Issue 12  •  Spring 2013

Why Should I Care?

How to Compost Like You Don't Live in a City

Written by Eli Liedman|Illustration by Melissa Fasolino
If you like doing right by Mother Nature, but don’t want to stomach a heated discussion regarding the paradoxes of domestic policies, then composting might be the perfect way to channel your green urges! Composting takes the best of the recycling, local, and green movements and combines them into one simple and rewarding process—the benefits of which, with a little DIY ingenuity, are numerous.
To be clear: I am not a farmer. I’m a city boy who separates my paper waste from my bottles and trash and puts them out on the curb in different bags on designated trash nights. Most of the time. I also like to plant things. Not fields of soybeans (although, that could be a pretty sweet future article. . .), but potted plants. And maybe some herbs. That’s the extent of my background. And I have been successfully composting for about two years.

The basic premise behind composting is quite simple: feed organic material to worms in a box. Worms (and the microbial environment that inherently gets created) eat said material, digest, and poop. Worm poop—like most poop—is high in nutrients and, therefore, a fantastic fertilizer. What you might be surprised to learn, however, is just how awesome worms are. They eat everything. And they eat everything quickly.
 
The Benefits of Composting
• The nutrient-rich castings are among the best fertilizer you can get.
• Nearly all kitchen waste can go into the bin, rather than the trash can.
• Nearly all paper junk mail and newspapers can be shredded and put into the bin, rather than the landfill.
• If you’re like me, your worms become like pets.

Supplies
• An opaque plastic (worms hate light) tub with a lid. Mine is a Rubbermaid Roughneck Tote that I got at Home Depot for about $12.
• A drill with 1/8” drill bit (or some other way to make 1/8” holes in tough plastic)
• Food scraps and paper
• 1 lb. of Red Wiggler worms (available at some farmers’ markets or Web sites like Northwest Wigglers. You can buy 1 lb. for about $20).

Directions
1. Drill a few (roughly 4-6, depending on the tub’s size) 1/8” diameter holes into the bottom of the tub to allow for liquid drainage.  I prefer 1/8” holes because they do not clog, and they prevent the worms from escaping (yes, for real).
2. Drill a few (roughly 15-20, depending on the tub’s size) 1/8” diameter holes along the top rim of the tub or lid to allow for breathability. I drill my holes along the top rim because I keep my tub outside and do not want a lot of water flooding into it.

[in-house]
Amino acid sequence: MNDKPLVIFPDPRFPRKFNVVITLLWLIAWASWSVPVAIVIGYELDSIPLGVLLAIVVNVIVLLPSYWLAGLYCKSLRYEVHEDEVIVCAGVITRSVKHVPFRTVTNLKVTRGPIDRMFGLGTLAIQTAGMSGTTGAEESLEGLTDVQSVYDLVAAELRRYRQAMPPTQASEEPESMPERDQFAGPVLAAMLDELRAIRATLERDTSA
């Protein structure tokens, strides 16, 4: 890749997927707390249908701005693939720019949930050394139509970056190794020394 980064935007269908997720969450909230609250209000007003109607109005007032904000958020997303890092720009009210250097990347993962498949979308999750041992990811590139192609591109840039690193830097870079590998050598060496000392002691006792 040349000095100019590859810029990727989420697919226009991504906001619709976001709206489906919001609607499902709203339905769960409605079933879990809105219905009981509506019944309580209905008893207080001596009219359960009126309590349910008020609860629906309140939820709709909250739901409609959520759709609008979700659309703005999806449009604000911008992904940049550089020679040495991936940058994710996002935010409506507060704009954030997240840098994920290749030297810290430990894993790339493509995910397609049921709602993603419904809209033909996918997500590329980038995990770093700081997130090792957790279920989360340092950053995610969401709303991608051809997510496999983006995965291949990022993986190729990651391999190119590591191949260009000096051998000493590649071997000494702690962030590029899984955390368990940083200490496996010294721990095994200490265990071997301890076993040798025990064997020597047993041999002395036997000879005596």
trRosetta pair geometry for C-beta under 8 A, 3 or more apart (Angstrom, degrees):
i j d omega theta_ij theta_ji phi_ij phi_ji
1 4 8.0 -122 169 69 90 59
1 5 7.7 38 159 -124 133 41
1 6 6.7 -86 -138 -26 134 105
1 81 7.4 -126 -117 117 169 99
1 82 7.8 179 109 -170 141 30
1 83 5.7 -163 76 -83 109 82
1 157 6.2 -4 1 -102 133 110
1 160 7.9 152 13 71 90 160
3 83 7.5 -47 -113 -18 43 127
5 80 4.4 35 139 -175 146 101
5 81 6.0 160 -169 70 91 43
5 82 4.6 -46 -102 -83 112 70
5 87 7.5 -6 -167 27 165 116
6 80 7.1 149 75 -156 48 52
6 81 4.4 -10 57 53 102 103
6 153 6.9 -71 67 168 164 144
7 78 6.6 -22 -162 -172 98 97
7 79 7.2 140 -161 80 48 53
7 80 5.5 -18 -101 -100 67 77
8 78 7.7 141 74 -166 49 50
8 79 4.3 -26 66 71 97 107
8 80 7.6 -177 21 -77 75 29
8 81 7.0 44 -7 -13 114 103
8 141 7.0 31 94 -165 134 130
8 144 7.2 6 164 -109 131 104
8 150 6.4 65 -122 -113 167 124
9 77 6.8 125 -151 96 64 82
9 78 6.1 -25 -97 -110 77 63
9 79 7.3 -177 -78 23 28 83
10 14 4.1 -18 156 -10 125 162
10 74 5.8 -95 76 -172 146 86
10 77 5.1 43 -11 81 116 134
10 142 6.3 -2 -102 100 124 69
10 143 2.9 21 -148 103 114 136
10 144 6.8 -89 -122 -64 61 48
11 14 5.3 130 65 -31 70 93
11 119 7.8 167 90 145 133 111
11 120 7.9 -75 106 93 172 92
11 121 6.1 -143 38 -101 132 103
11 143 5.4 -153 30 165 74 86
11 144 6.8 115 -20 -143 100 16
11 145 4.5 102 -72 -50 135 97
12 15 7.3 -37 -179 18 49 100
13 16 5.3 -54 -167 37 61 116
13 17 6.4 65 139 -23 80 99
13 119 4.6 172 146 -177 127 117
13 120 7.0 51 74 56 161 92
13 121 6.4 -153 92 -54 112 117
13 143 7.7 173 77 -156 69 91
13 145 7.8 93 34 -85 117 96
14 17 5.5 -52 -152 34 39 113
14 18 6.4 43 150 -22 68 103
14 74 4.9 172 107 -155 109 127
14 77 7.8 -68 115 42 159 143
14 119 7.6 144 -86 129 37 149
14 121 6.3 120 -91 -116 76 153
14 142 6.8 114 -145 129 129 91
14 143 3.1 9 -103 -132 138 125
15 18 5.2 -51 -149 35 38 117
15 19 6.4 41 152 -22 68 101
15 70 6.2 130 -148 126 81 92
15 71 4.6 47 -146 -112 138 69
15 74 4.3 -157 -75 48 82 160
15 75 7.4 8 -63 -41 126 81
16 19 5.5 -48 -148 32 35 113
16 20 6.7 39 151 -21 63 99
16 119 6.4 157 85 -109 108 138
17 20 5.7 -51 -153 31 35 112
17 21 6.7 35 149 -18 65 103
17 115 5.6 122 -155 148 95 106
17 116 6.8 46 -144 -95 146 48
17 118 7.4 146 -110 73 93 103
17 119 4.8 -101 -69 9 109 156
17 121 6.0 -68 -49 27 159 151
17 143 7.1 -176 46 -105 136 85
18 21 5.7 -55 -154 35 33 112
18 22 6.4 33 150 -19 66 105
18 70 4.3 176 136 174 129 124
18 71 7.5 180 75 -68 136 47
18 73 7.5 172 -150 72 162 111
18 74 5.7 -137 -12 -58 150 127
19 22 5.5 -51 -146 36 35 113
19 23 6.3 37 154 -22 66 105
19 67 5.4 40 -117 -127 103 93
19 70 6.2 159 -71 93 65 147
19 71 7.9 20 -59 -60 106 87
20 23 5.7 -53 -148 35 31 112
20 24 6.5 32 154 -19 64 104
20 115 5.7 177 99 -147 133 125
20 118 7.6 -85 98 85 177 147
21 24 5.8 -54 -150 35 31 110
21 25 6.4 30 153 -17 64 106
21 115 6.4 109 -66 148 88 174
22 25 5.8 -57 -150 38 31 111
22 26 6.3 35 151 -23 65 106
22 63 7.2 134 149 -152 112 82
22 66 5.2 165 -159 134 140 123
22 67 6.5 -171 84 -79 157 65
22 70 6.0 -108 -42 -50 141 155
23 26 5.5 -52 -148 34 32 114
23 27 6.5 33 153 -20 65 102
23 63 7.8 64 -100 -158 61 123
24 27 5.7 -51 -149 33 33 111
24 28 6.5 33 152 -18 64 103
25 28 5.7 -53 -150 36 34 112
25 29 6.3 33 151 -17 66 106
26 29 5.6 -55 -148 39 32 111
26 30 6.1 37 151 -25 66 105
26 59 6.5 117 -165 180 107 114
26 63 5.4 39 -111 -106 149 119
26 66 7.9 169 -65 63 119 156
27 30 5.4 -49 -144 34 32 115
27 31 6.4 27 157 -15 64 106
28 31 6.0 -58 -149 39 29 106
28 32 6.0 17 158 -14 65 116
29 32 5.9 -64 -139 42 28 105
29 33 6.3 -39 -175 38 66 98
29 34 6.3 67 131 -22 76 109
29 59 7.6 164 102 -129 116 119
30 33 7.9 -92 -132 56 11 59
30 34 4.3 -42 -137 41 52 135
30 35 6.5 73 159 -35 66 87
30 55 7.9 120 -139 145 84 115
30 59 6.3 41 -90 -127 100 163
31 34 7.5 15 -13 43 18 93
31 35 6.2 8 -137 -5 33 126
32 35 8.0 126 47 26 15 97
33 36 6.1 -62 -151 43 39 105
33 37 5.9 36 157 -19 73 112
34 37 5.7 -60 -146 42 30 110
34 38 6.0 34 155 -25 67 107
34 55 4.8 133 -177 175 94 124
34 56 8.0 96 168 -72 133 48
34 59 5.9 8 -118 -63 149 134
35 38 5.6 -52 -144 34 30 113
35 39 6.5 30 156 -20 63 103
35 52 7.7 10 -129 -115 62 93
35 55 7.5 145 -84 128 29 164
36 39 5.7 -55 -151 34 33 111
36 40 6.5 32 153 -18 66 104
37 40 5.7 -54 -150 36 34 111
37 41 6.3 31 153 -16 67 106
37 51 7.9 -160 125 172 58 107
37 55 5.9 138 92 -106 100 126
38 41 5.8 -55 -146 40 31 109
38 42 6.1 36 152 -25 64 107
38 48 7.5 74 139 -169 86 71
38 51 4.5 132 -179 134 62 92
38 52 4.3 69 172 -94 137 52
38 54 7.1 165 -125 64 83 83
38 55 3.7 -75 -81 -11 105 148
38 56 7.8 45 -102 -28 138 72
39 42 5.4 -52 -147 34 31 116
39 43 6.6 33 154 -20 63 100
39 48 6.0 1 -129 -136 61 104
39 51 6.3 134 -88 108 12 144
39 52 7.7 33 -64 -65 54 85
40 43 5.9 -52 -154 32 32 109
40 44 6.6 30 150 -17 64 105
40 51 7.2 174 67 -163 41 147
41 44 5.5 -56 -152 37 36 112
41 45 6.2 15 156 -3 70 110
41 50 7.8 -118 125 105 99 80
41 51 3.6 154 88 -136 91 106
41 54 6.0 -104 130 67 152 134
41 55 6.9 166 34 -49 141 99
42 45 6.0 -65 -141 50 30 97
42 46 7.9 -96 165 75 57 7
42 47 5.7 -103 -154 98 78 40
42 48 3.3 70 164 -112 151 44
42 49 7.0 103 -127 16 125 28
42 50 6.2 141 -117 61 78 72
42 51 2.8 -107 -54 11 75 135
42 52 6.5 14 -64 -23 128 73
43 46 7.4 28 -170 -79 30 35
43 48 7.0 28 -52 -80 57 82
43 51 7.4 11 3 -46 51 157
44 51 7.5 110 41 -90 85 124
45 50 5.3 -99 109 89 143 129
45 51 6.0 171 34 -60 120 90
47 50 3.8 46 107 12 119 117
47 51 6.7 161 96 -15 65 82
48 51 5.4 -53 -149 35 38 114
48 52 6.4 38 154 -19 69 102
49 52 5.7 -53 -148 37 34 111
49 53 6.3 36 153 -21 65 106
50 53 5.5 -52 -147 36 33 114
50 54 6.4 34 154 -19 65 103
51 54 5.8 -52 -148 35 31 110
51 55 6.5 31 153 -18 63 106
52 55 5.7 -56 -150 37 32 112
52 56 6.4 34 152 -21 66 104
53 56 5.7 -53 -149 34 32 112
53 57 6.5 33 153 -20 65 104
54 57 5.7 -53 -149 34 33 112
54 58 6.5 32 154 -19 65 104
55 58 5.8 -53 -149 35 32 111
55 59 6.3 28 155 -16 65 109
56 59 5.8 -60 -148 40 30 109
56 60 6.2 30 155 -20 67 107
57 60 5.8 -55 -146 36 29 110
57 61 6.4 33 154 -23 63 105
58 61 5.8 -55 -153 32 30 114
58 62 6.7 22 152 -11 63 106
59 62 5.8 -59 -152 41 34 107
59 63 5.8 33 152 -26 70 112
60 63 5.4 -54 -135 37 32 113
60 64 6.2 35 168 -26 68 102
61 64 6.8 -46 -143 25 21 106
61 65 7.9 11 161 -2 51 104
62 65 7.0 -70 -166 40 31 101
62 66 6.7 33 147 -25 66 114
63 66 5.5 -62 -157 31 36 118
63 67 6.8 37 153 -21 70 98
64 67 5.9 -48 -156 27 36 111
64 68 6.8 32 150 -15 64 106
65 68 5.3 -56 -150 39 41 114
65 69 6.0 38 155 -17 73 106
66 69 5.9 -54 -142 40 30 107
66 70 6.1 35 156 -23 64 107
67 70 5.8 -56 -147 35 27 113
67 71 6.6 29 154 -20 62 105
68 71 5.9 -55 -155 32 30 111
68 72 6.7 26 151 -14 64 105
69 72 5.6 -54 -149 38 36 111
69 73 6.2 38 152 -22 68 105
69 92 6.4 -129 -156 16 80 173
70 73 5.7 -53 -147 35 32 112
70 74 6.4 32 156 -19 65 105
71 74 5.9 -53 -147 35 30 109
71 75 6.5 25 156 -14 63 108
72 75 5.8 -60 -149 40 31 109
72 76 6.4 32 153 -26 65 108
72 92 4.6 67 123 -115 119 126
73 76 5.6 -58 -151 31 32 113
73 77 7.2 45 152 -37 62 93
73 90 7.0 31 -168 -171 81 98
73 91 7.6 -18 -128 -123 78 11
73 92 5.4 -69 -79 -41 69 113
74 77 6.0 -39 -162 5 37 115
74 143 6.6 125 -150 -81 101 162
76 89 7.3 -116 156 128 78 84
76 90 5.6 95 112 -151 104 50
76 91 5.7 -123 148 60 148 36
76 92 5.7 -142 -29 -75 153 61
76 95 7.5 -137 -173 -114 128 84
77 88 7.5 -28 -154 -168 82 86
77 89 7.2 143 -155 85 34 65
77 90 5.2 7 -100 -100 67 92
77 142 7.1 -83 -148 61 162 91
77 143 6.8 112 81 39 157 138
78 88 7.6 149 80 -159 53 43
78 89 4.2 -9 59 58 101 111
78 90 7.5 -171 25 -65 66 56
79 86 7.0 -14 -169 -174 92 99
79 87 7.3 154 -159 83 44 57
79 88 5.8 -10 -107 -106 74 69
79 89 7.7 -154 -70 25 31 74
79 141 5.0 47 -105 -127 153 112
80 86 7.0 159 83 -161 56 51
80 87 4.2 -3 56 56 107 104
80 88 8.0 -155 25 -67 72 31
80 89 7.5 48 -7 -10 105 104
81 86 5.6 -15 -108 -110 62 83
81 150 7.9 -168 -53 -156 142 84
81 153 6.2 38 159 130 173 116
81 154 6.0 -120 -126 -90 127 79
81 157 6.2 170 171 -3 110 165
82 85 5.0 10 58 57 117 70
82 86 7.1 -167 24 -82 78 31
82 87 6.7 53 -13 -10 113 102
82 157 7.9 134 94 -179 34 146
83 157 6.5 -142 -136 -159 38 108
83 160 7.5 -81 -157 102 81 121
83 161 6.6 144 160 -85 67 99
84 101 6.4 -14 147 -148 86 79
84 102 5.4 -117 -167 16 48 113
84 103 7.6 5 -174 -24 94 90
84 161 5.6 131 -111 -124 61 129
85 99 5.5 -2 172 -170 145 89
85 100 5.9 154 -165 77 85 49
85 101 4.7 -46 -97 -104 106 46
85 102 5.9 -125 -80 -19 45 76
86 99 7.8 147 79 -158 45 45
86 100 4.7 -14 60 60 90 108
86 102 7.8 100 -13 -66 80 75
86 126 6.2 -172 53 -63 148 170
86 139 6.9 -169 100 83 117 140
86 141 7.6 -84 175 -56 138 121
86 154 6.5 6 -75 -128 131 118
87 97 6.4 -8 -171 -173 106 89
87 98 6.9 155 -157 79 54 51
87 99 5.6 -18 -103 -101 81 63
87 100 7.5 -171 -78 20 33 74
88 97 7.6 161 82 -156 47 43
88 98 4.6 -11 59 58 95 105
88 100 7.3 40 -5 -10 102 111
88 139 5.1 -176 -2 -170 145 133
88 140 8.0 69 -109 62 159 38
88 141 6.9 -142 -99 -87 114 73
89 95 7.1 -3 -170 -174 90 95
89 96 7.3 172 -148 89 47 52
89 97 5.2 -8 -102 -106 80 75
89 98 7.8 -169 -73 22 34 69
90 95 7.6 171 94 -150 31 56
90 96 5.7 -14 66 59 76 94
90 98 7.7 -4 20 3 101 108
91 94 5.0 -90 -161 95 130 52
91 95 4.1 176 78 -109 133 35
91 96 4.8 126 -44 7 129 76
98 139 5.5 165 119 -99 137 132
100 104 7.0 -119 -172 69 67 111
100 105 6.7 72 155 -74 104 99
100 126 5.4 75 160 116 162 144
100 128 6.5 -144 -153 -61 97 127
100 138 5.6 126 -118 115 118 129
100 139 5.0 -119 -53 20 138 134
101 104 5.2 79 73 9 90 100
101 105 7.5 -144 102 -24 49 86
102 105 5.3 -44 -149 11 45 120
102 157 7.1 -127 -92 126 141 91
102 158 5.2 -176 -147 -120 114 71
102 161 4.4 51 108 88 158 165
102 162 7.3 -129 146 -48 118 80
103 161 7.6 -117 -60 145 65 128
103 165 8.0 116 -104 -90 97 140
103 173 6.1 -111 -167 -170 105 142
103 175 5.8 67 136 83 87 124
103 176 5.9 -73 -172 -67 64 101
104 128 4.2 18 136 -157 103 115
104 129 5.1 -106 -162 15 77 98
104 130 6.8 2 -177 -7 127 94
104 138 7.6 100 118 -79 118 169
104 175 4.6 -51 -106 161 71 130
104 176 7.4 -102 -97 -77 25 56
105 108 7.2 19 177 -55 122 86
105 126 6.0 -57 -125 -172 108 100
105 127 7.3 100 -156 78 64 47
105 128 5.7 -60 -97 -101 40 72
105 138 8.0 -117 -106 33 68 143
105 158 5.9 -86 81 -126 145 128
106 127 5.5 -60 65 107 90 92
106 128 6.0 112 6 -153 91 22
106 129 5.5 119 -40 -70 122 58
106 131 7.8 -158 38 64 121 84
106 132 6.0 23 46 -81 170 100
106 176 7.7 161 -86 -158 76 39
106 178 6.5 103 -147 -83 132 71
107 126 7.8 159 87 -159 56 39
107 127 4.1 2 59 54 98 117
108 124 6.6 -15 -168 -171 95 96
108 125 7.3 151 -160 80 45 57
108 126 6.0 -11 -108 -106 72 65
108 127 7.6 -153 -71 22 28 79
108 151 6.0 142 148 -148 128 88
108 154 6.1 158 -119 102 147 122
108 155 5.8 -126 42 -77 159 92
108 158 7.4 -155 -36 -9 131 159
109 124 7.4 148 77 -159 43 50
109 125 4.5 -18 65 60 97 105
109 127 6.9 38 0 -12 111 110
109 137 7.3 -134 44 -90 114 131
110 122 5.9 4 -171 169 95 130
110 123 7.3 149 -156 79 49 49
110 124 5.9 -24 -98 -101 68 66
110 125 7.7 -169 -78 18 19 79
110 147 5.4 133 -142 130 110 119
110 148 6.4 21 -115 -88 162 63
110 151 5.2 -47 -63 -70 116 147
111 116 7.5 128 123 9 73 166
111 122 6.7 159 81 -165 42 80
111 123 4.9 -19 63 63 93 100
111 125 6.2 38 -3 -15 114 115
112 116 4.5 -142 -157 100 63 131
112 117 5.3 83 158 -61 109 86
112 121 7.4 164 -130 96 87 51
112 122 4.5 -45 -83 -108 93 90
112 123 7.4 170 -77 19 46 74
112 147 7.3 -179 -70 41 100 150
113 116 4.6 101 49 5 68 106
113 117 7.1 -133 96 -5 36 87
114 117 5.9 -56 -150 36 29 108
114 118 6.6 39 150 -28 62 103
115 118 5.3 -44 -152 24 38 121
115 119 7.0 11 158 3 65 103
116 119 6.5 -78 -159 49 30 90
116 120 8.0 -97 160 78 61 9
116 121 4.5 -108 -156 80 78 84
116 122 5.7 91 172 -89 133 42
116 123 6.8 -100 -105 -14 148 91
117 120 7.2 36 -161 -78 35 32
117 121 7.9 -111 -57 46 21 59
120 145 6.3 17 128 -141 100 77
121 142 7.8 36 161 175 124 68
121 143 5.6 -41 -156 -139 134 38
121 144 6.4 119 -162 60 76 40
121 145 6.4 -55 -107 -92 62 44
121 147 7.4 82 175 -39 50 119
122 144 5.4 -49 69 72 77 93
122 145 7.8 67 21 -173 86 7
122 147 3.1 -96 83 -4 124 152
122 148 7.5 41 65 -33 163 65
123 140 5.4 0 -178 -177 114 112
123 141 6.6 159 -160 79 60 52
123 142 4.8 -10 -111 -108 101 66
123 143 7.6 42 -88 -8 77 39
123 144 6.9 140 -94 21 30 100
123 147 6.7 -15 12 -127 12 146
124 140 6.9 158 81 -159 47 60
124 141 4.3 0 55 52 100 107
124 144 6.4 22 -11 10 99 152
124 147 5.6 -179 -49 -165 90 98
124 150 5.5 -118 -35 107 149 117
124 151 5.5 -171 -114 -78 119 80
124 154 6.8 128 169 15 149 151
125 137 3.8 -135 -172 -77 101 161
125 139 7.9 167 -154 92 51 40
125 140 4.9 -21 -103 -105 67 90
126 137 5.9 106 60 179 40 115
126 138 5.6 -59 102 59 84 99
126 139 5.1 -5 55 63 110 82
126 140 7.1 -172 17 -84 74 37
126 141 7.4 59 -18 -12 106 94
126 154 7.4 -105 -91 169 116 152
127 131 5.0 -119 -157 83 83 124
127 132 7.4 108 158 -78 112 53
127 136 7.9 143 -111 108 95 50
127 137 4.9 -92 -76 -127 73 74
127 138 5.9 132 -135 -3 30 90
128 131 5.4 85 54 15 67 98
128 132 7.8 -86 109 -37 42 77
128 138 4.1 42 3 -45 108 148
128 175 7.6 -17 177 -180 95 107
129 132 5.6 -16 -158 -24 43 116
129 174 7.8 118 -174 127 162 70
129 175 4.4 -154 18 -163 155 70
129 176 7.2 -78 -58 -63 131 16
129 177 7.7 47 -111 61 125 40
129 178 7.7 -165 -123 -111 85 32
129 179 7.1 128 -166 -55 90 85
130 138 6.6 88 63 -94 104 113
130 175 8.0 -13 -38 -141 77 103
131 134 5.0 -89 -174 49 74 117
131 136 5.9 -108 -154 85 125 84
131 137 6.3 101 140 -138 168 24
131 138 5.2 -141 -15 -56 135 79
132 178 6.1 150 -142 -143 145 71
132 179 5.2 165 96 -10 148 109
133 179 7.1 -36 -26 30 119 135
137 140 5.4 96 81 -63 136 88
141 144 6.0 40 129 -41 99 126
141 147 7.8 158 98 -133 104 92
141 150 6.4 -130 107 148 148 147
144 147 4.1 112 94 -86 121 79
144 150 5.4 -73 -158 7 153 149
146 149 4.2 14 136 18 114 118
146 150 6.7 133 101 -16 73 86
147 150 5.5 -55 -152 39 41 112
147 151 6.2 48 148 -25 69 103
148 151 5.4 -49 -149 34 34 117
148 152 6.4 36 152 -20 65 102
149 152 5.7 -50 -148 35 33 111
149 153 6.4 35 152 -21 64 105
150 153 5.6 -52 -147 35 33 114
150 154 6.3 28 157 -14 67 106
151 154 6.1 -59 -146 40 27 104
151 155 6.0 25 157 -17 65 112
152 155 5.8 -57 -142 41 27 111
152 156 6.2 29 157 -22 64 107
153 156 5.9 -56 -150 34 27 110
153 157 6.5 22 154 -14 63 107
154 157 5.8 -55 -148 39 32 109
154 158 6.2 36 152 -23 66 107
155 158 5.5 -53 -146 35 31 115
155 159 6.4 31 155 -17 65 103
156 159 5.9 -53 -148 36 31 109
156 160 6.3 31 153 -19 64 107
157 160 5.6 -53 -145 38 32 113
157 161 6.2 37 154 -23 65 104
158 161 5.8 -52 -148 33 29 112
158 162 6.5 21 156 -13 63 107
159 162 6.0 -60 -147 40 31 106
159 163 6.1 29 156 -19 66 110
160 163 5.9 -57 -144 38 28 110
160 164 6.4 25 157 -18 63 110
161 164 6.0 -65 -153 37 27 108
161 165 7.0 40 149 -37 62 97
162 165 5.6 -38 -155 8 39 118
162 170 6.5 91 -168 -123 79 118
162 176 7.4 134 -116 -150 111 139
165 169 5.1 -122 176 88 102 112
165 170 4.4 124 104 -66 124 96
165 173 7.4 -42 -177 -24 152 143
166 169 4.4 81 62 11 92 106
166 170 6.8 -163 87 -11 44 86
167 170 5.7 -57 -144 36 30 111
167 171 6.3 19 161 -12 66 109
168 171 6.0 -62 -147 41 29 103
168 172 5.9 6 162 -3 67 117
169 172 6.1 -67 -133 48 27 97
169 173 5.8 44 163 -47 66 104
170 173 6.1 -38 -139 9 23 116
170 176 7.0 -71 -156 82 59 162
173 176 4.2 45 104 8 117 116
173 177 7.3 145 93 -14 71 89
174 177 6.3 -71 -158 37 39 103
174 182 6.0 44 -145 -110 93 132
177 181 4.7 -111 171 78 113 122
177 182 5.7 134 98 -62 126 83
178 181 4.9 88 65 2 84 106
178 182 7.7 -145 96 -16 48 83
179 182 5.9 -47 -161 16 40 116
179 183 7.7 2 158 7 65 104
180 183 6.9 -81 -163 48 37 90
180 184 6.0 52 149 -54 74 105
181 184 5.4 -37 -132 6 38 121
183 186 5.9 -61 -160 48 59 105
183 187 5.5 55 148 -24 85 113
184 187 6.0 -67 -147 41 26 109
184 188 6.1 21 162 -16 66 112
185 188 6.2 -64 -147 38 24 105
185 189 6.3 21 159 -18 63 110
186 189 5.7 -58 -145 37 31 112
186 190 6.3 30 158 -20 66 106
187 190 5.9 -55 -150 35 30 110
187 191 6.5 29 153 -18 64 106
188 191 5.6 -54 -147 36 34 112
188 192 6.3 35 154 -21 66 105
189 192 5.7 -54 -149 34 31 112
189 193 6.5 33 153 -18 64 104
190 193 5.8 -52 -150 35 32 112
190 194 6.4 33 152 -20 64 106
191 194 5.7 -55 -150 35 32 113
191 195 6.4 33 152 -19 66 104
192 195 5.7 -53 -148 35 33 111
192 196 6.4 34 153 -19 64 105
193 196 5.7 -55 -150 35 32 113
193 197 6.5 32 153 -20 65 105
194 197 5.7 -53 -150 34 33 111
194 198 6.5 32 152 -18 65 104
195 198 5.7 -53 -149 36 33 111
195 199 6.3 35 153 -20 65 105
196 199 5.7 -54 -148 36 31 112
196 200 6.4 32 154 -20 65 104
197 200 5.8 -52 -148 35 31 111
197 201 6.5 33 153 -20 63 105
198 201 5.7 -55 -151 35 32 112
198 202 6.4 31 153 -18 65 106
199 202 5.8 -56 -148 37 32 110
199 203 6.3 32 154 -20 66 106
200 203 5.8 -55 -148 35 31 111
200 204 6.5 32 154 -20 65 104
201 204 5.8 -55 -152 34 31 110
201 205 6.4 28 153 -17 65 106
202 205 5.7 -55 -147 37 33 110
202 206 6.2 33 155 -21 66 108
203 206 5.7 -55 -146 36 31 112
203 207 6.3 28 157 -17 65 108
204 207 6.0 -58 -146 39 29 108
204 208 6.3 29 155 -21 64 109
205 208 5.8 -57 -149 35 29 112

3. Add shredded newspaper, some food scraps, and a very small amount of garden soil to the box. Spray the mixture down with water and let it rest for about a day. Never soak the contents of your box, only moisten, as worms can drown.
4. Add the worms.
5. Continue adding food scraps and paper as often as necessary.

Some Important Dos and Don’ts
As with most any subject, there is a dizzying amount of information on the Internet concerning composting, including what types of worms to use, how to feed them, how to monitor them, etc. After two years of doing this, despite what some expert Web sites say, I have found that there are only two very strict rules to live by:
1. Do not feed any meat or dairy to the worms; and only feed them onions, citrus, and spicy food, like hot peppers, in moderation.
2. Do not let the soil get too wet or too dry. No tricks—just use common sense.
Also, worms love shredded paper. Think newspaper, and all those pieces of junk mail that get delivered that you can’t just send to a spam folder.

Addressing Phobias
The two most common questions I get once people hear of my composting endeavors involve smell and critters/bugs so let's discuss both. 
 
Smell
The worms go through everything you throw in the box in a surprisingly short time. Their waste, called “castings” to those of us “in the know,” looks like soil and does not smell like, well, poop.

Critters and Bugs
Bugs will be attracted to your composting bin if there is food available that the worms are not eating. A way to avoid this, then, is to monitor how much food you put in at a time and how long it takes for your worms to eat. All of this becomes obvious once you get your bin up and running. And, in the event that you overfeed and get bugs, eventually the food gets eaten, and the bugs go away.

That’s really it. With minimal effort, you can create and maintain a microbial ecosystem that will have the makers of Bio-Dome ready to consider a sequel.
 

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